But the birth of stars is just as important as their death. This image of the “Cosmic Cliffs” in the Carina Nebula 7,500 light years away, offers a breathtaking view of the clouds of gas and dust actively coming together to form new stars. This is one of the most active star-forming regions in our galaxy, a star nursery that could give us tremendous information on this creation process. 


When we switch to the MIRI once again, you can see the infant stars behind this ethereal cloud of dust. Being able to see what is behind their cosmic clouds is incredibly important when we look at galaxies as a whole. It can enable us to estimate the total mass of stars in a galaxy with more accuracy. 

Speaking of galaxies, 300 million light years away lies the tightest galaxy grouping we have ever discovered. These five galaxies are called Stephan’s Quintet and they are all bound to crash into each other and eventually merge. Actually, two of them are already in the process of doing exactly that. 

This image of Stephan’s Quintet is the largest of Webb’s initial  images. It might not look like it at first glance, but what you’re seeing here is actually a composite of over 1,000 images made up of over 150 million pixels when combined together. Zooming in on any part of this picture will show you hundreds, if not thousands, of galaxies waiting to be discovered.

What’s even more fascinating is that when we switch to the mid-infrared instrument, we can spot never before seen details of Stephan’s Quintet. That very bright structure in the uppermost galaxy is actually a supermassive black hole, 24 million times the size of the Sun, and actively increasing in density while emitting more energy than 40 billion Suns put together. Just pause and think about that for a moment. 

These new images provide us with valuable insights into galactic interactions that may have driven galaxy evolution in the early universe. The early Universe… Webb’s primary mission.

This is what is called a deep field image. Deep field is a long-lasting observation into a particular region of space, intended to collect light from the faintest, furthest objects. Peering 4.6 billion years into the past, this image shows the galaxy cluster SMACS 0723 at its center alongside shimmering stars, warped light trails and thousands of extremely distant jewel-like galaxies. It’s the deepest and sharpest infrared image of the early Universe we’ve had so far. But despite its magnificence, what’s most interesting about this deep field is the warped light trails around the galaxy cluster’s edges.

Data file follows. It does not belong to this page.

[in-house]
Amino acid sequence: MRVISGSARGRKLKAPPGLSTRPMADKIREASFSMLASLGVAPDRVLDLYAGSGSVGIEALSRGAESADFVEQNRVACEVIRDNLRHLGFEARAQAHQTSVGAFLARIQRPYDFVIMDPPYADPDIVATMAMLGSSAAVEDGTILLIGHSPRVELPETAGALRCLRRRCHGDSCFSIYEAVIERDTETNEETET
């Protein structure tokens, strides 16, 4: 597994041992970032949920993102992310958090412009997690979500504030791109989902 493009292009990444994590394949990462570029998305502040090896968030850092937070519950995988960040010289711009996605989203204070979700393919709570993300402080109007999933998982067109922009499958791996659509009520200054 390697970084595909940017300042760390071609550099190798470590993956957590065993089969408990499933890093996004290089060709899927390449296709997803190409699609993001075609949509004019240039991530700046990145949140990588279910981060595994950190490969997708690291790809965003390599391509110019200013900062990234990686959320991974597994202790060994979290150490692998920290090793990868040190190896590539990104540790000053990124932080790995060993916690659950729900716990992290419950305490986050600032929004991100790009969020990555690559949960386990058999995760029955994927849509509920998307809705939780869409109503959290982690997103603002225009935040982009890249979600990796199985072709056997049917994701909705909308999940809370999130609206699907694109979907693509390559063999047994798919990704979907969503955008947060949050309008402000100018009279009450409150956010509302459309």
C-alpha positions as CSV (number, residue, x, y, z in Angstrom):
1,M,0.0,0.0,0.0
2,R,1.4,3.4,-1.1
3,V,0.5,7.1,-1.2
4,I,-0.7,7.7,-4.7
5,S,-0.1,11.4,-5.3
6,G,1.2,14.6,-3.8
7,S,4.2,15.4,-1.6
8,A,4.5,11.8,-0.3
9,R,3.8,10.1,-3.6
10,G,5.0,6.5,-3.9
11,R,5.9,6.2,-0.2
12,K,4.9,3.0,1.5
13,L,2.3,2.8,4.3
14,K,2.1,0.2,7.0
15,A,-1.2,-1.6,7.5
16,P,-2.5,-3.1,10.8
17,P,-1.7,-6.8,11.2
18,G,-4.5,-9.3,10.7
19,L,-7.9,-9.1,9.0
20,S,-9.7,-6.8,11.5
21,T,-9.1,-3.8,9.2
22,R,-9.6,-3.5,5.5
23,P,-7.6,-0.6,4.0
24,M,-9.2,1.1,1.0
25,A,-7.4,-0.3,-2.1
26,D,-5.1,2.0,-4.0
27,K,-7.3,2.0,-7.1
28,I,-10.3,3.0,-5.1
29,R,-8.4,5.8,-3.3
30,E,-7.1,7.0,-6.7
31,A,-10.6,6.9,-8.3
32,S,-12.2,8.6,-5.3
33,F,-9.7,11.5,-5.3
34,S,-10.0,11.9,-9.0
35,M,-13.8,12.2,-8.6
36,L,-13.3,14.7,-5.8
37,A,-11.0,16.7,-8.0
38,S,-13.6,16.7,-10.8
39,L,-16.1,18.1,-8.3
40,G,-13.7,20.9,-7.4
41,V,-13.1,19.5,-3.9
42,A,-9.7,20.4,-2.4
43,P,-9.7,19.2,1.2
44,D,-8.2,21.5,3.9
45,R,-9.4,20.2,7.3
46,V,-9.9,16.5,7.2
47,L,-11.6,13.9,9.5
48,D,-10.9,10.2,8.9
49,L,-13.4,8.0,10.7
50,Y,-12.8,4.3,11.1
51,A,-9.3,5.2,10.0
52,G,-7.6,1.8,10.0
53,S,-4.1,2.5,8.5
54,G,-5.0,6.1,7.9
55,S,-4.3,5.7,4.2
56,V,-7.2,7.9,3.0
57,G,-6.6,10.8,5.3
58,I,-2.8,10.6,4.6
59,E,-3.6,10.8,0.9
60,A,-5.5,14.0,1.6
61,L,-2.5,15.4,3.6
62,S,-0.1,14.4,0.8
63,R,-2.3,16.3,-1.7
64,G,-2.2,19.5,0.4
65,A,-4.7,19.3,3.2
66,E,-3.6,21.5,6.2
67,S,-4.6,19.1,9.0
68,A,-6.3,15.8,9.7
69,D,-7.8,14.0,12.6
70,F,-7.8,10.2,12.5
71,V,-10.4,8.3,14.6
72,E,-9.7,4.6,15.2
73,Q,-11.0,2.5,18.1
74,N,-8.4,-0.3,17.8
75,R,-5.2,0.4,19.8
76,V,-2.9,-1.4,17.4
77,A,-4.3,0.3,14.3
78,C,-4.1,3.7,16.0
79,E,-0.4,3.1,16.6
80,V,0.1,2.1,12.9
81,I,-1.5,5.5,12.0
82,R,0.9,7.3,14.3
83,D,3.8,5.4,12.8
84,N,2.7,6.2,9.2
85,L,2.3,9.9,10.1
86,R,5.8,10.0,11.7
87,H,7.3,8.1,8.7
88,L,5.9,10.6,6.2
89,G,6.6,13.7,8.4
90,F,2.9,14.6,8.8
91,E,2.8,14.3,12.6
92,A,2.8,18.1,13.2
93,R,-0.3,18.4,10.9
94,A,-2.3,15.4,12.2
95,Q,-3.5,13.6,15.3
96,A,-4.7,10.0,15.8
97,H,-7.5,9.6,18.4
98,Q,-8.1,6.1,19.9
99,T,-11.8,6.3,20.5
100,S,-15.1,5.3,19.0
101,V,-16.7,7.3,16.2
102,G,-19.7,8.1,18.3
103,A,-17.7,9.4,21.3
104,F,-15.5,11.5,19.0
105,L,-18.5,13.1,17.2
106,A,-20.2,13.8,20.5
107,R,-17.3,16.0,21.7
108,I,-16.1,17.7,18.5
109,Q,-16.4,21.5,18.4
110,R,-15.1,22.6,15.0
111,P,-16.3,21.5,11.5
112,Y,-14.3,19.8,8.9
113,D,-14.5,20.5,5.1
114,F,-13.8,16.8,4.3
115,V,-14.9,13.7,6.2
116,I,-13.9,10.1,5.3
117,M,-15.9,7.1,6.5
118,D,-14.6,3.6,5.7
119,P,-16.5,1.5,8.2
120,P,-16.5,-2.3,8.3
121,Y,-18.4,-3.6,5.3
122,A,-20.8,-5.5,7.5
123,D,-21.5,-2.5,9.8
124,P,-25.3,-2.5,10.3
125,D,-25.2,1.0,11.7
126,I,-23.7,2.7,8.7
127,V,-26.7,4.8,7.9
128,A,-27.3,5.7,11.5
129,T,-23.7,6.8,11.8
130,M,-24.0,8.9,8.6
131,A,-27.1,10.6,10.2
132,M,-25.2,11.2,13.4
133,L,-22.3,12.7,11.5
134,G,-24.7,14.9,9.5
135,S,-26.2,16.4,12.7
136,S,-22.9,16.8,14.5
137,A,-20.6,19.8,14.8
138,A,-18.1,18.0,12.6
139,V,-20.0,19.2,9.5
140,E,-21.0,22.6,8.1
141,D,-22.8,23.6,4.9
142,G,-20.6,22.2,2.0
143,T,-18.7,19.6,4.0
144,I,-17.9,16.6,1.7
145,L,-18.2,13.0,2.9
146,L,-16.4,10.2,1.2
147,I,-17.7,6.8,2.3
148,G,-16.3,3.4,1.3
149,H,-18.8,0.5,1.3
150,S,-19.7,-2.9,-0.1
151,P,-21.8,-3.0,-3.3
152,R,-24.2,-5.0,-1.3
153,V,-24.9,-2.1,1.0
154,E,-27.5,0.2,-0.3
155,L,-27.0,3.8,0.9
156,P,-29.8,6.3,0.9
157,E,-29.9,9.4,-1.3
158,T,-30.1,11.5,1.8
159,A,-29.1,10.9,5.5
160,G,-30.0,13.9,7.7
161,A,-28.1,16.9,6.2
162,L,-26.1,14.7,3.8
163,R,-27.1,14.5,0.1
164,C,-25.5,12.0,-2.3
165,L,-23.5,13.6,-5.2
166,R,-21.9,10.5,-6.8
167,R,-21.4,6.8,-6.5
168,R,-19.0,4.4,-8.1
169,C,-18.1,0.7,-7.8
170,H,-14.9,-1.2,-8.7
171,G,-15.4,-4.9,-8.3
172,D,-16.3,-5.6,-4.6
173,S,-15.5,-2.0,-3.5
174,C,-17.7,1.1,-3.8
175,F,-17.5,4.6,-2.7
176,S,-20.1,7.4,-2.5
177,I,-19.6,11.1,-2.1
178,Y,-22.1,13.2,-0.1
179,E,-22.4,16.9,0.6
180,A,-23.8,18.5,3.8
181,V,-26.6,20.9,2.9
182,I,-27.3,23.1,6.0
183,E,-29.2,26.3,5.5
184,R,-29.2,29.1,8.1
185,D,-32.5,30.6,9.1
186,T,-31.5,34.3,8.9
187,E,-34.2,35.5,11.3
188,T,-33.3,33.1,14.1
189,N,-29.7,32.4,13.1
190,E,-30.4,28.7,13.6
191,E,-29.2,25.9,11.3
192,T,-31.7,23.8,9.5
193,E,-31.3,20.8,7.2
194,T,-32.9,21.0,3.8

This galaxy cluster is so massive that it warps spacetime, and ultimately the light of stars and galaxies located billions of light years behind it. This is called gravitational lensing and it acts like a cosmic magnifying glass bringing us the light of galaxies almost 13 billion light years away, potentially making them some of the oldest galaxies we’ve ever observed. 

Without a doubt, these early images are breathtaking and already showcase the huge capabilities of Webb, but taking pretty pictures is not the telescope’s only superpower. It can also study the atmospheres of planets.

You see, for a while now we’ve been searching for exoplanets, which are planets outside our Solar System orbiting around a star similar to our Sun. We’ve discovered around 5,000 of them so far, with our main goal being to find one that’s hospitable to life, and ultimately finding some of that life. 

When analyzing the atmospheres of exoplanets, we look for elements such as methane, oxygen or nitrogen; ingredients present in our own atmosphere that could signify the presence of life on these planets.

So far, the Universe has not offered us any signs of life. However, this graph captured by Webb of the hot gas giant exoplanet WASP-96 b could be our first step toward locating some  extraterrestrials. The observation reveals the presence of a very specific gas molecule, water vapor. While Hubble analyzed numerous exoplanets’ atmospheres over the decades and detected water in 2013, Webb offers a more detailed observation and a giant leap forward in tracking down  habitable planets beyond Earth.

This image is only a glimpse of Webb’s massive ability to capture precise atmospheric elements hundreds of light years away. We’ve always wondered whether life exists beyond Earth. And Webb could be the tool to help us answer this question and change the meaning of our existence forever. 

The James Webb Space Telescope has only just begun its journey, and the road ahead is still long and daunting. Analyzing the Universe’s origins, understanding the birth and death of stars, discovering distant galaxies and finding exoplanets are only just the beginning. 

The truth is, looking more than 13 billion years into the past is bound to raise more questions than we could ever imagine, but it also has the potential to answer questions as well. Some of which we’ve been asking since the days of Galileo, and even ones we never knew we had.

When Galileo raised his telescope to the sky and looked at the craters on the Moon, he acted on an almost instinctual human curiosity that has been with us since the dawn of time. More than 400 years later, this same curiosity is bringing us even closer to our cosmic background. Earth is only a small stage in the cosmic arena, and with the beginning of a new era of space discovery we now know that more than we ever did before. There is no doubt that in the upcoming years, Webb will bring the Universe even closer to us and help us know more about the reality of our cosmic existence. 

So whenever you find yourself looking up at the night sky and its beautiful stars, remember,

Somewhere, something incredible is waiting to be known.” Carl Sagan.